In recent years, cities and towns have come to realize that trees provide a wide range of benefits to people living in urban or suburban environments. In addition to their aesthetic value, trees improve air and water quality, reduce noise, provide cooling shade that helps conserve energy, and provide food and habitat for birds and other wildlife. Conservationists and government officials now regard trees and shrubs, whether growing in public parks or schoolyards, beside roadways, or on residential property, as part of a larger entity known as the community forest.
Ensuring that this valuable public resource remains healthy and vigorous, so that it will benefit generations to come, requires that communities not only develop thoughtful strategies for managing their forests, but also secure the resources needed to maintain and improve publicly owned trees and encourage wise forestry practices on private land.
Steps toward a comprehensive management plan include assessing the status of the community forest, determining what the community wants from its forest, and figuring out how to attain those goals.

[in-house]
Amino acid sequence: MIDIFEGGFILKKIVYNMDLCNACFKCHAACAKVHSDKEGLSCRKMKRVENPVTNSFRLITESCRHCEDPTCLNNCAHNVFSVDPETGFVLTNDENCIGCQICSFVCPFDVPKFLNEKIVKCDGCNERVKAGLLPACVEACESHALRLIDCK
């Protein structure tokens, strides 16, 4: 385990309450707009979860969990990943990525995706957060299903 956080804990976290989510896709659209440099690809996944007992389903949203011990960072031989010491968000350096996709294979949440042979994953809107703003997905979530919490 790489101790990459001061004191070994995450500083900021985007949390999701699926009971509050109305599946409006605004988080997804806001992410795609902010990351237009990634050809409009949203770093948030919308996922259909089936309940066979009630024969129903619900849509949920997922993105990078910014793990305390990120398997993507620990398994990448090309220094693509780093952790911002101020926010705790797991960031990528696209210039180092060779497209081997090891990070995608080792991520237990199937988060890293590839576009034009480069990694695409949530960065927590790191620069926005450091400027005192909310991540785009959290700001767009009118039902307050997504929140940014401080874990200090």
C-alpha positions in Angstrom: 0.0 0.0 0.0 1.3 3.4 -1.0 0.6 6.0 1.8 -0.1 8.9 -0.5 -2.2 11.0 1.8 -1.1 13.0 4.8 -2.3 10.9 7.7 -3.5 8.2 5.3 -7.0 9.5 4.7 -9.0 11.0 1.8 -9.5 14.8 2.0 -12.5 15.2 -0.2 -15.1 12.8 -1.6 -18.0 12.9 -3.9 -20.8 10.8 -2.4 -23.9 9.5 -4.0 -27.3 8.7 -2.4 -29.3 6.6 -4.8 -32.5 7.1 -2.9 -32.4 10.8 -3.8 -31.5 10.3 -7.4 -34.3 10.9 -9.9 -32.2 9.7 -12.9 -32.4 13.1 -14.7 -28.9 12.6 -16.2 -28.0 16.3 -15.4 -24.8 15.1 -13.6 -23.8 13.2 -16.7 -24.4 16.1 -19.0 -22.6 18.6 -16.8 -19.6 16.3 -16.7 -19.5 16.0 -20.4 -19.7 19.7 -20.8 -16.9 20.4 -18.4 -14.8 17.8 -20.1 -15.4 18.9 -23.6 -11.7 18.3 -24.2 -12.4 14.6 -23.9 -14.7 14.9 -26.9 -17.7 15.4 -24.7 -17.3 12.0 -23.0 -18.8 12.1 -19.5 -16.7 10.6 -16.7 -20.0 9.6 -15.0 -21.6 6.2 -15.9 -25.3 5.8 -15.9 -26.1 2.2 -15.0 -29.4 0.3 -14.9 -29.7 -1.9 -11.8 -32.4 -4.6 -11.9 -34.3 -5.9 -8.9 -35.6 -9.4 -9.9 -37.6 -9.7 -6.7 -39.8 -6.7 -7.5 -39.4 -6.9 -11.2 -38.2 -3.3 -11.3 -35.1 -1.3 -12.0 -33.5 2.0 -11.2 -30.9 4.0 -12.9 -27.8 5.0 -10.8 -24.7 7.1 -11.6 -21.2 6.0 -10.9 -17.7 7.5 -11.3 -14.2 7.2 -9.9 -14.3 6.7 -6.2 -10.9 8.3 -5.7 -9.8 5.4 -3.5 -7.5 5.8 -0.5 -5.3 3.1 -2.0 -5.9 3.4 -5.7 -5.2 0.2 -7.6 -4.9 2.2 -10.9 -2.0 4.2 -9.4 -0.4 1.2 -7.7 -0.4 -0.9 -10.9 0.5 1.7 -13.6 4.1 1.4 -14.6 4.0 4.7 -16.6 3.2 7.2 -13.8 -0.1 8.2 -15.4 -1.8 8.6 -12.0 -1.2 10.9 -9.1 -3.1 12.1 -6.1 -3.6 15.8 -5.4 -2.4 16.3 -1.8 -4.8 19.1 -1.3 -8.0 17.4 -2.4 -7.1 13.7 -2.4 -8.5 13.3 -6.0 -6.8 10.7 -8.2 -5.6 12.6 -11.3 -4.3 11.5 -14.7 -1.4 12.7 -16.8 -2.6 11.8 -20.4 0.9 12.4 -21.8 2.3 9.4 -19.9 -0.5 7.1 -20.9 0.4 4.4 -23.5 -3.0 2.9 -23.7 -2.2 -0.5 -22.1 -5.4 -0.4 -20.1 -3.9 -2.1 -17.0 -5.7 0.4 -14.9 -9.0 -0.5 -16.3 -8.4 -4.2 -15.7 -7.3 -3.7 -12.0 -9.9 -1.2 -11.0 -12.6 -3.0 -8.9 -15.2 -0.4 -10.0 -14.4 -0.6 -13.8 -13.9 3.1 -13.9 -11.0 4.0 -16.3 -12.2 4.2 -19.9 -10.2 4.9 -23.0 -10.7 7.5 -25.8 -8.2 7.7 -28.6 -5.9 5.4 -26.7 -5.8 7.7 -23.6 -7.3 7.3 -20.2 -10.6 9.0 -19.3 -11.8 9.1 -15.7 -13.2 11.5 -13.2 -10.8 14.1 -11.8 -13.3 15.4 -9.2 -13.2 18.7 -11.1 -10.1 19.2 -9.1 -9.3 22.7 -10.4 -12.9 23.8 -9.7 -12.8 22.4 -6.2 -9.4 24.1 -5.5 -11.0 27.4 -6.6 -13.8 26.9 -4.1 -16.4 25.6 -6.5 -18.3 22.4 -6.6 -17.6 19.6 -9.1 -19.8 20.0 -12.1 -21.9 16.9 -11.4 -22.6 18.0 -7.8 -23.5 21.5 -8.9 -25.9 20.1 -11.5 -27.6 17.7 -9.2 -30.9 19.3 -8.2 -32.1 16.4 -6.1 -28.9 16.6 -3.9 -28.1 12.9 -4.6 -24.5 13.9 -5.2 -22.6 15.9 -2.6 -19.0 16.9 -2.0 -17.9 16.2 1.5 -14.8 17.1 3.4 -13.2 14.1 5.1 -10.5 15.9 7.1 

For example, a 1998 statistical survey of Arlington street trees showed that 40% of these trees are Norway maples and that 44% of all street trees are in fair to poor condition. At present, the Department of Public Works removes about 125 street trees each year, but only has the resources and manpower to replace about 100 trees annually. As a result, the community forest is steadily losing trees. And this does not take into account the number of mature shade trees being removed by homeowners, felled as residential lots are subdivided and new homes constructed, or as small order homes are “mansionized.”
The net loss of trees could be reversed by increasing funding for street tree replacement (through public-private partnerships, seeking grants, etc.), educating the public about sound tree removal and replacement practices, providing incentives for planting, or instituting a permitting requirement for removal of large or old trees. The diversity of Arlington’s community forest could be improved by educating residents about desirable species to plant and where they may be purchased.
These are only a few of many options that can be used to maintain, protect, and enhance the community forest.
In 1998, the Department of Environmental Management (DEM) evaluated Arlington’s community forest. Their review and recommendations, as well as the results from a town-wide tree inventory, can be found in their report [~4MB PDF].
For more information, visit: